Some of them are located right here, at Penn State Children’s Hospital, where Lorelei has been coming since she was born with the left side of her heart severely underdeveloped. Her rare heart condition was discovered at 21 weeks, after her twin brother, Rory, died in utero.

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July 31, 2018 at 2:30 pm Leave a comment

The power of positivity: new chair of Medicine plans to double department’s NIH funding and transform medical education

Dr. Thomas, chair of the Department of Medicine at Penn State College of Medicine and Penn State Health Milton S. Hershey Medical Center, is pictured in a head-and-shoulders professional photo in his lab, wearing a medical coat with his name and the medical center’s logo on it. He has dark hair and is wearing glasses.

Dr. Thomas Ma aims to improve faculty work satisfaction and build a stronger research program at Penn State College of Medicine.

By Lisa Maresca

When Dr. Thomas Ma first assumed the role of chair of the Department of Medicine at Penn State College of Medicine and Penn State Health Milton S. Hershey Medical Center, he wasted no time making changes.

“I’m here to break down barriers and open doors,” Ma said.

Ma left the sunshine of New Mexico for the snow of Pennsylvania in January to assume the post. He previously served as chief of the Division of Gastroenterology and Hepatology at the University of New Mexico – Health Sciences Center (UNM-HSC) and executive director of the UNM-HSC’s Center for Digestive Disorders, Center for Digestive Diseases Research and Center for Inflammatory Bowel Disease. Ma was also director of the New Mexico Veterans Affairs Health Care System’s Center for Cellular and Molecular Biology. He succeeds Dr. Robert Aber, who led the department for 13 years before stepping down as chair in 2017.

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July 17, 2018 at 10:00 am Leave a comment

After nearly 200 years of anesthesia practice, are patients waking up safer?

Anesthesiologist Dr. Berend Mets of the Milton S. Hershey Medical Center secures the endotracheal tube of a patient during an operation. He is wearing scrubs, a mask, a cap and a stethoscope. Above him are lights, a monitor and an IV stand. The patient is out of focus.

Dr. Berend Mets secures the endotracheal tube of a patient during an operation at Hershey Medical Center.

By Katherine Brind’Amour

That’s the question Dr. Berend Mets, chair of the Department of Anesthesiology and Perioperative Medicine at Penn State Health Milton S. Hershey Medical Center seeks to answer with his new book, “Waking Up Safer? An Anesthesiologist’s Record.

“The public has the misperception that anesthesia is just sleep, which we euphemistically call it to allay anxiety,” says Dr. Mets. “It’s not sleep—it’s a medically induced coma. The minute you’re under, your airway can collapse, and it’s our job to keep it open and continually provide oxygen to supply your brain. Anesthesiology doesn’t get the respect it deserves for its importance.”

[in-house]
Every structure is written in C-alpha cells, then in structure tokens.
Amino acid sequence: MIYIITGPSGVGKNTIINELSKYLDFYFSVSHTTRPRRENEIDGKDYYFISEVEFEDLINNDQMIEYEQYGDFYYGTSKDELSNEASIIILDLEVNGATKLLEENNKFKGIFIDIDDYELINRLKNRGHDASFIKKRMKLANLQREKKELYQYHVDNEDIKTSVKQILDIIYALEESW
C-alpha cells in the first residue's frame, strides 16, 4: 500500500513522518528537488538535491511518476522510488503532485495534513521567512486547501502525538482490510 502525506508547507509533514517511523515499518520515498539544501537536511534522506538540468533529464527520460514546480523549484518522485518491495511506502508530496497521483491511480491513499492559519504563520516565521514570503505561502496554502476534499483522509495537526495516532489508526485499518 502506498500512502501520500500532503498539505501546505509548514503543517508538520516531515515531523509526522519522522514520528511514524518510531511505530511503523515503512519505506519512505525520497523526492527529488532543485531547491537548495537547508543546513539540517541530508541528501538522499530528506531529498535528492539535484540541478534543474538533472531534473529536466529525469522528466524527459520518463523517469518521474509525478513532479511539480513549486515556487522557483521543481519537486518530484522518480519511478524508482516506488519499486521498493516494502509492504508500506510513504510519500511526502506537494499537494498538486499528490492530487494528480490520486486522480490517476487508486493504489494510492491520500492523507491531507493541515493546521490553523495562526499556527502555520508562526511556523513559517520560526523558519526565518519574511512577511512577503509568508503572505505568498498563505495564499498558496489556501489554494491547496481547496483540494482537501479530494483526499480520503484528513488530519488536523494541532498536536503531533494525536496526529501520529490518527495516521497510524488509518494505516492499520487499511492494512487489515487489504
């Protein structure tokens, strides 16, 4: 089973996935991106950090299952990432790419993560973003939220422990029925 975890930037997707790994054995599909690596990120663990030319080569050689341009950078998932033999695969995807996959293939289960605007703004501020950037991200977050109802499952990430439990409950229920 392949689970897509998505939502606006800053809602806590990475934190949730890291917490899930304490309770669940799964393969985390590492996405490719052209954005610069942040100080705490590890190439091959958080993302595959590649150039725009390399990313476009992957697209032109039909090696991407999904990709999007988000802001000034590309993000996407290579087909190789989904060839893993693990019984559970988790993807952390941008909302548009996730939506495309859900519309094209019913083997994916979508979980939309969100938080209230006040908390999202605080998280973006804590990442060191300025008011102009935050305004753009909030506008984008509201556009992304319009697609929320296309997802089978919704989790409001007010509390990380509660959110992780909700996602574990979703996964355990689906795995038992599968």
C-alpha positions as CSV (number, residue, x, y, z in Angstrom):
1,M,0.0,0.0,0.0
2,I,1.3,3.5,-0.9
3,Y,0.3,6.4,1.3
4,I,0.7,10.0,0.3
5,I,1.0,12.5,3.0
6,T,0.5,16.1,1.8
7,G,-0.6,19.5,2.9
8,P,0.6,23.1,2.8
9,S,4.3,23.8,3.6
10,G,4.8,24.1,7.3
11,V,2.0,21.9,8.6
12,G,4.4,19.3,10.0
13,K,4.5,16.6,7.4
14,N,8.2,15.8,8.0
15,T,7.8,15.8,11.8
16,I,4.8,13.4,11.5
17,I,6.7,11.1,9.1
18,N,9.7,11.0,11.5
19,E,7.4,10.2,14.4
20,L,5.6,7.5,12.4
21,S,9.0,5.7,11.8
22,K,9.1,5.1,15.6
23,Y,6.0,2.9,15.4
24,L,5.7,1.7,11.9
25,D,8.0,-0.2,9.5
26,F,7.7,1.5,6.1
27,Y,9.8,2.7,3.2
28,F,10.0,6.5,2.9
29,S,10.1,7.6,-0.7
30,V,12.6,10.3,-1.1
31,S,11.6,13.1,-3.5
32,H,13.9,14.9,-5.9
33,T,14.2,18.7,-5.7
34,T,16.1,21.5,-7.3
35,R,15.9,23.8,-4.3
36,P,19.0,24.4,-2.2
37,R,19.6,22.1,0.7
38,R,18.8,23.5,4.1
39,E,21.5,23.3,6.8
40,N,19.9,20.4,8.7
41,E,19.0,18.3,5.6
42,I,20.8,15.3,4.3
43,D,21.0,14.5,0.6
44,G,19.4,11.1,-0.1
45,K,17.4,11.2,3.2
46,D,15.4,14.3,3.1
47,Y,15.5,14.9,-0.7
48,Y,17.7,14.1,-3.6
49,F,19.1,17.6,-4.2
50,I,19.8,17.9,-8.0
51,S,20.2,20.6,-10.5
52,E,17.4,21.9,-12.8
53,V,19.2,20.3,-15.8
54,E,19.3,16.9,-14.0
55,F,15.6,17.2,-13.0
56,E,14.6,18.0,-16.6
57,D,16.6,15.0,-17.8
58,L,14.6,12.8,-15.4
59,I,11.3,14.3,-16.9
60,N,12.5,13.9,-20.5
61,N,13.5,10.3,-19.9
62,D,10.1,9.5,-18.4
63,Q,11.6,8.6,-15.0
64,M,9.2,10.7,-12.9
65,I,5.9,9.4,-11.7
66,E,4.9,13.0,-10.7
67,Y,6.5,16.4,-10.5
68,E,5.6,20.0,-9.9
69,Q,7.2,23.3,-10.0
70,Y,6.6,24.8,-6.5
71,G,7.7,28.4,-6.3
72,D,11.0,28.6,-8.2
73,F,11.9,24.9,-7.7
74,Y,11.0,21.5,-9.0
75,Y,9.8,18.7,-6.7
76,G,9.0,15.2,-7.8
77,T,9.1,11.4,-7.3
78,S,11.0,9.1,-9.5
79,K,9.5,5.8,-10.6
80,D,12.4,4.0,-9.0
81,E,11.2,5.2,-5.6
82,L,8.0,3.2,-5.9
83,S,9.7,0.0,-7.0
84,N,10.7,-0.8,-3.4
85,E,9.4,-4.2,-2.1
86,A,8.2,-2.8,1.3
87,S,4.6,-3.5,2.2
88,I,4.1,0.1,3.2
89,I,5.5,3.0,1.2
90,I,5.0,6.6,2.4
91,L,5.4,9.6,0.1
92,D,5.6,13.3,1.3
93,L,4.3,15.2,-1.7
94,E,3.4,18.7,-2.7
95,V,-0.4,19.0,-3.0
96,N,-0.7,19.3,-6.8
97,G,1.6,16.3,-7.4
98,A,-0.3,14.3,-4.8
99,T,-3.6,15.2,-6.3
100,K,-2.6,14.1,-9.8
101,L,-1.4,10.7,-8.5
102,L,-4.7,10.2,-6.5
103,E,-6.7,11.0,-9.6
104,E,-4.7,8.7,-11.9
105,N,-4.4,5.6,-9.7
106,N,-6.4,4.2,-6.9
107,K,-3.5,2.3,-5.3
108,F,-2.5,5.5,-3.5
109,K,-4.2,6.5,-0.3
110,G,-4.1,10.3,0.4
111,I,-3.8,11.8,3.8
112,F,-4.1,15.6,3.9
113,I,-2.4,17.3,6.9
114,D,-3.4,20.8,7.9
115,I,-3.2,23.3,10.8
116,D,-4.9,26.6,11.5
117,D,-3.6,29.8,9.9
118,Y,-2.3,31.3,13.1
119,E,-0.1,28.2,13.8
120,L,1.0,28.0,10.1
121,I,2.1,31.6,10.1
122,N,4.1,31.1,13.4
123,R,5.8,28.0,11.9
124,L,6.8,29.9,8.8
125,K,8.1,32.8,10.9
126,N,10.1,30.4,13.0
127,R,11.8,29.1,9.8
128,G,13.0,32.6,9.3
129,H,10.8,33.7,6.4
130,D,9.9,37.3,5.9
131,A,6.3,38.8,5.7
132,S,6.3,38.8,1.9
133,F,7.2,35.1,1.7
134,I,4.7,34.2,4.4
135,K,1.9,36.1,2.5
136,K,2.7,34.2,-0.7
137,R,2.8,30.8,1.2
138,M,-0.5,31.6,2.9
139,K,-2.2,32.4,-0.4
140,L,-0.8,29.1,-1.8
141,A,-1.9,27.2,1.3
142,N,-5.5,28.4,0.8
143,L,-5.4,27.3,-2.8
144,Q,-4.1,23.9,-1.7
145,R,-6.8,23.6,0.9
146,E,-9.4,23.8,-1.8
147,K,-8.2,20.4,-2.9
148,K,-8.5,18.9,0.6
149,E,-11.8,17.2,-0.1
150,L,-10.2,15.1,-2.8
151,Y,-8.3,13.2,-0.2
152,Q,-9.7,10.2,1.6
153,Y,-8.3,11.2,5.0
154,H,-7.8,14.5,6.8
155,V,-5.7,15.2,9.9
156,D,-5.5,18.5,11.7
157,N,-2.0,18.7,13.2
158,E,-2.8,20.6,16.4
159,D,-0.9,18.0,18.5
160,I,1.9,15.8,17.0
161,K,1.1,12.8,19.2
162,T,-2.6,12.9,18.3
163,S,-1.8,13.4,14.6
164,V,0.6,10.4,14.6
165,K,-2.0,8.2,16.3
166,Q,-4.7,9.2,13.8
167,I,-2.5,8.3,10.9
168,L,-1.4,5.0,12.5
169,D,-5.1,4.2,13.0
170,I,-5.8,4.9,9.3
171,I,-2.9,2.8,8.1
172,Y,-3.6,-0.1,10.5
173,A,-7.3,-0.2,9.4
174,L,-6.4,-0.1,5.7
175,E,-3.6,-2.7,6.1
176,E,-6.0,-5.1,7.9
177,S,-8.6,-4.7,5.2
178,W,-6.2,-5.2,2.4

The book weaves Mets’ personal anesthesiology stories—starting with his training in South Africa using rudimentary techniques, through his practice in England and New York to his current position in Pennsylvania—with the history of anesthesiology. From the field’s advent in 1846 to his own present-day practice at the Milton S. Hershey Medical Center, Mets explains what has contributed to making surgery safer with time.

“I wanted to tell stories about anesthesia and the people who led its quest for safety, using my career to illustrate the development of the specialty,” says Mets. “It started with literally just a finger on the pulse and a blood pressure cuff for me, and now 35 years later it’s similar to the cockpit of a Boeing 737. The transformation is astounding.”

Has this change been meaningful, though? Are patients waking up safer now than 60 years ago, when anesthesia outcomes were first truly measured?

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June 19, 2018 at 10:51 am Leave a comment

College of Medicine grad student among young scientists chosen to meet Nobel laureates

By Carolyn Kimmel

A young man working in a medical research lab inserts liquid into a test tube. He is pushing a plunger with his thumb. The photo is shot at an angle. The man is wearing a lab coat and rubber gloves. Other lab equipment is on the table, and a door is behind him out of focus.

Robert Nwokonko performs research on calcium signaling in cells, which can help improve understanding of autoimmune diseases and diseases that compromise the immune system.

When he started his studies at Penn State College of Medicine, Robert Nwokonko never imagined his research would land him in the company of 43 Nobel laureates.

The fourth-year biomedical science graduate student from Downingtown, Pa., will travel to Lindau, Germany, for the 68th Lindau Nobel Laureate Meeting from June 24-29. He will join 600 students, doctoral candidates and post-doctoral scholars under the age of 35 competitively selected for the rare chance to hear from some of the world’s most lauded scientists and researchers.

This year’s meeting is dedicated to physiology and medicine and will set two records—the most Nobel laureates ever assembled at a medicine meeting and the most diverse set of participants who represent 84 countries of origin, according to meeting organizers.

“To be among most of the living Nobel laureates and hear them talk about the future of research and their sciences—that’s an opportunity of a lifetime,” said Nwokonko, the first College of Medicine student to attend the event. “I was really excited and surprised when I found out I was chosen.”

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May 29, 2018 at 2:24 pm Leave a comment